conspirator in this crime, what was the public reaction to that? How did
that affect him in the remaining months that he remained in his presidency?

BESCHLOSS: The reaction was that once Americans found that the grand jury
that had indicted seven Nixon aides, including his campaign manager and
Haldeman and Ehrlichman, all these big aides, that they had also named
Nixon in secret as an unindicted co-conspirator, that was a watershed in
that presidency.

Nixon was oftentimes referred to from that moment on as the unindicted
capital U co-conspirator capital C. He was increasingly viewed as a
criminal president.

Then that summer, the House Judiciary Committee met. There were hearings
on impeachment, impeachment was voted. Then, of course, the Supreme Court
told him he had to release the tapes and it was all over.

MADDOW: Michael Beschloss, NBC News presidential historian, thank you for
helping us keep our bearings, my friend. Much appreciated.

BESCHLOSS: My pleasure. I think we`re all trying.

MADDOW: Yes, absolutely. Sometimes with more success than others.

We`ll be right back.

(COMMERCIAL BREAK)

MADDOW: When it rains it pours. Believe it or not, there is yet another
front on which President Trump could be facing increased legal jeopardy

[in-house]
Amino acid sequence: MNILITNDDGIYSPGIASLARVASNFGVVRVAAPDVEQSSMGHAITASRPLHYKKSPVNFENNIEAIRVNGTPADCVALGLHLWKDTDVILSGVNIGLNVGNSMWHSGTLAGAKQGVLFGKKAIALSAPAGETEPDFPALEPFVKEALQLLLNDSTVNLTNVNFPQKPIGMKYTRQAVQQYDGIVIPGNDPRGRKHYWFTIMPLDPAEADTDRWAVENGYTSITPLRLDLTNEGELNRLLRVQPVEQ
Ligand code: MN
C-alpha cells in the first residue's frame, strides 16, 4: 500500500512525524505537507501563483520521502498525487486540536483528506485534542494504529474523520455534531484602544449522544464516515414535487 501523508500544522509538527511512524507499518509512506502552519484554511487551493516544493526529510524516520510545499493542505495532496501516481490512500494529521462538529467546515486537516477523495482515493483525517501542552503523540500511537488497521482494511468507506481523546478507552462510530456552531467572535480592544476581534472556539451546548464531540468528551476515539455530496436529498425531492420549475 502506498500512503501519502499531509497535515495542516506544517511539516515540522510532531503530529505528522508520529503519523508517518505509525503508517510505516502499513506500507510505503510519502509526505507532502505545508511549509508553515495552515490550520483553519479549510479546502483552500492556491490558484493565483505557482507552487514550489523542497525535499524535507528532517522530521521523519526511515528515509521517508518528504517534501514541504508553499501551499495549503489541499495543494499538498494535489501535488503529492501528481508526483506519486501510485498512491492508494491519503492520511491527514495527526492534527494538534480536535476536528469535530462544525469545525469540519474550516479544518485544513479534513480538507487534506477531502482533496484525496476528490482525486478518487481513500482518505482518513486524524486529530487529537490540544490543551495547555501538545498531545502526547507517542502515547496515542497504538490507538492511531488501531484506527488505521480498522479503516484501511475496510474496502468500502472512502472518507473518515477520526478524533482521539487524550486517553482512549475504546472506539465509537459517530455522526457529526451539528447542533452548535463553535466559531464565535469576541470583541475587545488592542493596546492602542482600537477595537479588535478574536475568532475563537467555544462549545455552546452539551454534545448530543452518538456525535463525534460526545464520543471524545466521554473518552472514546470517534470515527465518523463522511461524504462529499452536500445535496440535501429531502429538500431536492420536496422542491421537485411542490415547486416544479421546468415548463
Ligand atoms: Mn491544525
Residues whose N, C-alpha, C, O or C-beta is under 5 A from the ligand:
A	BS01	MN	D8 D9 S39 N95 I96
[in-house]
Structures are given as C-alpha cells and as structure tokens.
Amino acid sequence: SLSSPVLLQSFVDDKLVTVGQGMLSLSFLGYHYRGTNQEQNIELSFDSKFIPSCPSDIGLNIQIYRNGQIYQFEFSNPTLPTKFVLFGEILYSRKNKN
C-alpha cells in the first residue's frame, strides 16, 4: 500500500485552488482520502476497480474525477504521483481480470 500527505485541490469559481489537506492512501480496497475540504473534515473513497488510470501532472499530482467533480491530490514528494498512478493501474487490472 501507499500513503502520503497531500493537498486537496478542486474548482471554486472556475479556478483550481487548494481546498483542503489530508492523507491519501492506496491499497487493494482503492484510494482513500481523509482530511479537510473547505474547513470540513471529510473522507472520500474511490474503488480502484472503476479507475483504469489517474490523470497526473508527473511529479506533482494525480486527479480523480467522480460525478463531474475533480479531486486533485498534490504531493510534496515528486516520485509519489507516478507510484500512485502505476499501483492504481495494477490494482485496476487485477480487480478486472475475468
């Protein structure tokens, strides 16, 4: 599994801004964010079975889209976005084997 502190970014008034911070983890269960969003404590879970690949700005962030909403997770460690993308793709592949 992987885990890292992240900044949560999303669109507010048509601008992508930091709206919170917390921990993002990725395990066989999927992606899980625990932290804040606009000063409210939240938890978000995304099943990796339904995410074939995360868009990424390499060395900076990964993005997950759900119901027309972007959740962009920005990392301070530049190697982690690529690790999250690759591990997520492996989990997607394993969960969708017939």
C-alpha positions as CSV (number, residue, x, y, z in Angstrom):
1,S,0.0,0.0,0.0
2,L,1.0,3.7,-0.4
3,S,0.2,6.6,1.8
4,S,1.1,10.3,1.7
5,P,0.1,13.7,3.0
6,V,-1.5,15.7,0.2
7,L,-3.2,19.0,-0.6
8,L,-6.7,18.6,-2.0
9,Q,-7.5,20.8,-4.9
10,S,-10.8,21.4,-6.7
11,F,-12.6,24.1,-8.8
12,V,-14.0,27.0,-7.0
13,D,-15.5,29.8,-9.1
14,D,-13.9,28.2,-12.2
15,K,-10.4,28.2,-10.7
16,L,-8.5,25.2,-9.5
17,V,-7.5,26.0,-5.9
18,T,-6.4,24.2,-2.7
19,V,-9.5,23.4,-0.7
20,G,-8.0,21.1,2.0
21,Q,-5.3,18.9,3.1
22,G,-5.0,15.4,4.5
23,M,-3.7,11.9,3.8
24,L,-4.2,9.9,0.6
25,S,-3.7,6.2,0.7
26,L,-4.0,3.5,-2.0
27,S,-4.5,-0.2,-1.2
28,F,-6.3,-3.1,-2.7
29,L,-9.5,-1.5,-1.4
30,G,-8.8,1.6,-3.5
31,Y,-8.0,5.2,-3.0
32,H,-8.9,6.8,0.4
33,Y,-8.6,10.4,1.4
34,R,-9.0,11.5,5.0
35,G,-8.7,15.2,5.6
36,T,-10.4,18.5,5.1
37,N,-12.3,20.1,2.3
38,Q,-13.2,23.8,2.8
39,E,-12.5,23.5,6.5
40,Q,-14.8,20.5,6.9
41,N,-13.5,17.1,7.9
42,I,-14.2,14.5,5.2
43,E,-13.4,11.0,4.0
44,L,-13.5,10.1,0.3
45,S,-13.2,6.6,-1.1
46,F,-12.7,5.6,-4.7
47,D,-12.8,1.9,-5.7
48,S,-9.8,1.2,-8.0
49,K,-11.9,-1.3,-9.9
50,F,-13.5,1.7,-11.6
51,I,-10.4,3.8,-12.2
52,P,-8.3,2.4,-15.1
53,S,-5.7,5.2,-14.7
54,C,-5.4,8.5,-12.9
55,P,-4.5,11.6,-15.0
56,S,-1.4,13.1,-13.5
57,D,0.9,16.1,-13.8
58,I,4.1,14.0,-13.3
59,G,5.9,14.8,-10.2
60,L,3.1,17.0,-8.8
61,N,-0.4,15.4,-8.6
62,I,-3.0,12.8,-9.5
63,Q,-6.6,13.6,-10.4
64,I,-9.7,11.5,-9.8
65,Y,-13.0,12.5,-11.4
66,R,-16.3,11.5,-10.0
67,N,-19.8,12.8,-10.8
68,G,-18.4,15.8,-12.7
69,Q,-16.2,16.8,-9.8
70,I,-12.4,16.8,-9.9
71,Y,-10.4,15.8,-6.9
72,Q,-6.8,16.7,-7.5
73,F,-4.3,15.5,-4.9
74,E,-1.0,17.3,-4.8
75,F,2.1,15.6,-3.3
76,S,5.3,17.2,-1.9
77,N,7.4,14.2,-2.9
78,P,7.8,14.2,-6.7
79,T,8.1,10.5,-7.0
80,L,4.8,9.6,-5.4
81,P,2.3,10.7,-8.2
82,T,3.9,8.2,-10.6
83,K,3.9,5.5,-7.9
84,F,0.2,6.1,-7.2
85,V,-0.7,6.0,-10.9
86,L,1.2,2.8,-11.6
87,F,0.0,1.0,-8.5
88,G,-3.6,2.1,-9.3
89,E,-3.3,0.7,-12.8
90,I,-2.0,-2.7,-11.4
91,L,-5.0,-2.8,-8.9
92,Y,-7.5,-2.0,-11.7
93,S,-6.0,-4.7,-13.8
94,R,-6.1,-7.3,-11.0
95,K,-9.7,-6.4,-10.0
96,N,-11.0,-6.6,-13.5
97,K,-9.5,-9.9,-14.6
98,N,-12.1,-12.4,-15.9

tonight. This one has nothing to do with Michael Cohen or Paul Manafort.
It has to do with an incident outside Trump Tower in September, 2015, three
months after Trump announced he was running for president.

This video from local station New York one is an exhibit in the lawsuit
brought by protesters who say they were violently attacked by Trump`s
personal security team during this campaign event. The guy in the center,
the bald guy ripping down signs and then hitting a protester, that`s Keith
Schiller, who was Donald Trump`s head of security and then his director
Oval Office operations in the White House for the first few months of the
Trump presidency. No, I don`t know what that job title means. Mr.
Schiller says he was acting in self-defense in this incident.

It might also be helpful to note here that after Mr. Schiller left that
strange job he had at the White House, he got put on the payroll of the
Republican National Committee in a $15,000 a month job where nobody knows
what he does. It`s a deal that sounds on the surface a lot like the